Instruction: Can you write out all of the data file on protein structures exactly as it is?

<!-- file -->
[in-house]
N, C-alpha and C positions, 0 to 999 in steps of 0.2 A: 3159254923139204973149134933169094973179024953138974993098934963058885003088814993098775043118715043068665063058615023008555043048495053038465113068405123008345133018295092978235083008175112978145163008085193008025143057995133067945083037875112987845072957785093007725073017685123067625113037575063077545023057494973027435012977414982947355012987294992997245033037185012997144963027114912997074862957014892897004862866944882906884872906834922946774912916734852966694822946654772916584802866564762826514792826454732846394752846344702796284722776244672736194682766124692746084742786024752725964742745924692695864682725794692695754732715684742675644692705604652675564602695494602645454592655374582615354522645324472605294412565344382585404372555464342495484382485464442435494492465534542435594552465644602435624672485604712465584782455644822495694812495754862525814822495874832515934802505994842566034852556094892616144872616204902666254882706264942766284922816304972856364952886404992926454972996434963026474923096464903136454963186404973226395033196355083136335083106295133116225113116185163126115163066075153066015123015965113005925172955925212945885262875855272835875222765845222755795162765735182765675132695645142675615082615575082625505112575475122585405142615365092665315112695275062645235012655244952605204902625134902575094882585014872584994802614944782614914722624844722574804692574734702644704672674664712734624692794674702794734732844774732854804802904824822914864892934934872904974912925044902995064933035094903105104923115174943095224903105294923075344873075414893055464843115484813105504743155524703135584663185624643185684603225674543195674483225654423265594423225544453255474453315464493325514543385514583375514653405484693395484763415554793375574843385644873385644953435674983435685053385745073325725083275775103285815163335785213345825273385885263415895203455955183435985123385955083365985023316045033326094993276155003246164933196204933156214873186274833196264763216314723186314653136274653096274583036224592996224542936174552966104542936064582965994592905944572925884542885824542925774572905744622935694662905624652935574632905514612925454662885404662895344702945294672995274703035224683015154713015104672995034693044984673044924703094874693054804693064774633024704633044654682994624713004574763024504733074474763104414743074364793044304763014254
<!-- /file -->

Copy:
[in-house]
N, C-alpha and C positions, 0 to 999 in steps of 0.2 A: 3159254923139204973149134933169094973179024953138974993098934963058885003088814993098775043118715043068665063058615023008555043048495053038465113068405123008345133018295092978235083008175112978145163008085193008025143057995133067945083037875112987845072957785093007725073017685123067625113037575063077545023057494973027435012977414982947355012987294992997245033037185012997144963027114912997074862957014892897004862866944882906884872906834922946774912916734852966694822946654772916584802866564762826514792826454732846394752846344702796284722776244672736194682766124692746084742786024752725964742745924692695864682725794692695754732715684742675644692705604652675564602695494602645454592655374582615354522645324472605294412565344382585404372555464342495484382485464442435494492465534542435594552465644602435624672485604712465584782455644822495694812495754862525814822495874832515934802505994842566034852556094892616144872616204902666254882706264942766284922816304972856364952886404992926454972996434963026474923096464903136454963186404973226395033196355083136335083106295133116225113116185163126115163066075153066015123015965113005925172955925212945885262875855272835875222765845222755795162765735182765675132695645142675615082615575082625505112575475122585405142615365092665315112695275062645235012655244952605204902625134902575094882585014872584994802614944782614914722624844722574804692574734702644704672674664712734624692794674702794734732844774732854804802904824822914864892934934872904974912925044902995064933035094903105104923115174943095224903105294923075344873075414893055464843115484813105504743155524703135584663185624643185684603225674543195674483225654423265594423225544453255474453315464493325514543385514583375514653405484693395484763415554793375574843385644873385644953435674983435685053385745073325725083275775103285815163335785213345825273385885263415895203455955183435985123385955083365985023316045033326094993276155003246164933196204933156214873186274833196264763216314723186314653136274653096274583036224592996224542936174552966104542936064582965994592905944572925884542885824542925774572905744622935694662905624652935574632905514612925454662885404662895344702945294672995274703035224683015154713015104672995034693044984673044924703094874693054804693064774633024704633044654682994624713004574763024504733074474763104414743074364793044304763014254